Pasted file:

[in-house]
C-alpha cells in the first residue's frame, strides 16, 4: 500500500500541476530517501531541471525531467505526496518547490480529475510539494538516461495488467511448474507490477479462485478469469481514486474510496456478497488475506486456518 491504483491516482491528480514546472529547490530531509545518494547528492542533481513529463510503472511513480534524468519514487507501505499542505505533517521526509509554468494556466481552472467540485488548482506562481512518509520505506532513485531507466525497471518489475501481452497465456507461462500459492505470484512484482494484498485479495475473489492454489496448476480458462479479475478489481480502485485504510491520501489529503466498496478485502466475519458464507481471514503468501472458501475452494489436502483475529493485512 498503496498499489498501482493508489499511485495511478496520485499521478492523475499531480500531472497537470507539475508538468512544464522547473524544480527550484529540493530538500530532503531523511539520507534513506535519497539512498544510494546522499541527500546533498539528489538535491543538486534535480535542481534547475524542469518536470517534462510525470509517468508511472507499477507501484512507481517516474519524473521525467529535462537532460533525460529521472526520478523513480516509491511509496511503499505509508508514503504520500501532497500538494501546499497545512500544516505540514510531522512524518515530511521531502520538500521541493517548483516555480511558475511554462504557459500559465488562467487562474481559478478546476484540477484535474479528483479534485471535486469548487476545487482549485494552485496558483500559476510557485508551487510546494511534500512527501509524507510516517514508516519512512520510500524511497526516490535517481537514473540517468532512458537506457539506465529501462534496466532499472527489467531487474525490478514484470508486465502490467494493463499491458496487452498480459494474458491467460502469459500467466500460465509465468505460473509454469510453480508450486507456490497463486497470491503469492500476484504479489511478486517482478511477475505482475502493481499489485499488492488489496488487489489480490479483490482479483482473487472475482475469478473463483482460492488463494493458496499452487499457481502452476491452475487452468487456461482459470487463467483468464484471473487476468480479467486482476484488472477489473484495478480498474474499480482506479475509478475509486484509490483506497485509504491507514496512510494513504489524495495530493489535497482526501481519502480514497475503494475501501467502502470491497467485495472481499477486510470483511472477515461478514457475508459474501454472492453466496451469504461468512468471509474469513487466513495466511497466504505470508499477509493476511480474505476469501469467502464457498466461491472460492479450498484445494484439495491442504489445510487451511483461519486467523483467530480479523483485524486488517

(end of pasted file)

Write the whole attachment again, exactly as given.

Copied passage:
[in-house]
C-alpha cells in the first residue's frame, strides 16, 4: 500500500500541476530517501531541471525531467505526496518547490480529475510539494538516461495488467511448474507490477479462485478469469481514486474510496456478497488475506486456518 491504483491516482491528480514546472529547490530531509545518494547528492542533481513529463510503472511513480534524468519514487507501505499542505505533517521526509509554468494556466481552472467540485488548482506562481512518509520505506532513485531507466525497471518489475501481452497465456507461462500459492505470484512484482494484498485479495475473489492454489496448476480458462479479475478489481480502485485504510491520501489529503466498496478485502466475519458464507481471514503468501472458501475452494489436502483475529493485512 498503496498499489498501482493508489499511485495511478496520485499521478492523475499531480500531472497537470507539475508538468512544464522547473524544480527550484529540493530538500530532503531523511539520507534513506535519497539512498544510494546522499541527500546533498539528489538535491543538486534535480535542481534547475524542469518536470517534462510525470509517468508511472507499477507501484512507481517516474519524473521525467529535462537532460533525460529521472526520478523513480516509491511509496511503499505509508508514503504520500501532497500538494501546499497545512500544516505540514510531522512524518515530511521531502520538500521541493517548483516555480511558475511554462504557459500559465488562467487562474481559478478546476484540477484535474479528483479534485471535486469548487476545487482549485494552485496558483500559476510557485508551487510546494511534500512527501509524507510516517514508516519512512520510500524511497526516490535517481537514473540517468532512458537506457539506465529501462534496466532499472527489467531487474525490478514484470508486465502490467494493463499491458496487452498480459494474458491467460502469459500467466500460465509465468505460473509454469510453480508450486507456490497463486497470491503469492500476484504479489511478486517482478511477475505482475502493481499489485499488492488489496488487489489480490479483490482479483482473487472475482475469478473463483482460492488463494493458496499452487499457481502452476491452475487452468487456461482459470487463467483468464484471473487476468480479467486482476484488472477489473484495478480498474474499480482506479475509478475509486484509490483506497485509504491507514496512510494513504489524495495530493489535497482526501481519502480514497475503494475501501467502502470491497467485495472481499477486510470483511472477515461478514457475508459474501454472492453466496451469504461468512468471509474469513487466513495466511497466504505470508499477509493476511480474505476469501469467502464457498466461491472460492479450498484445494484439495491442504489445510487451511483461519486467523483467530480479523483485524486488517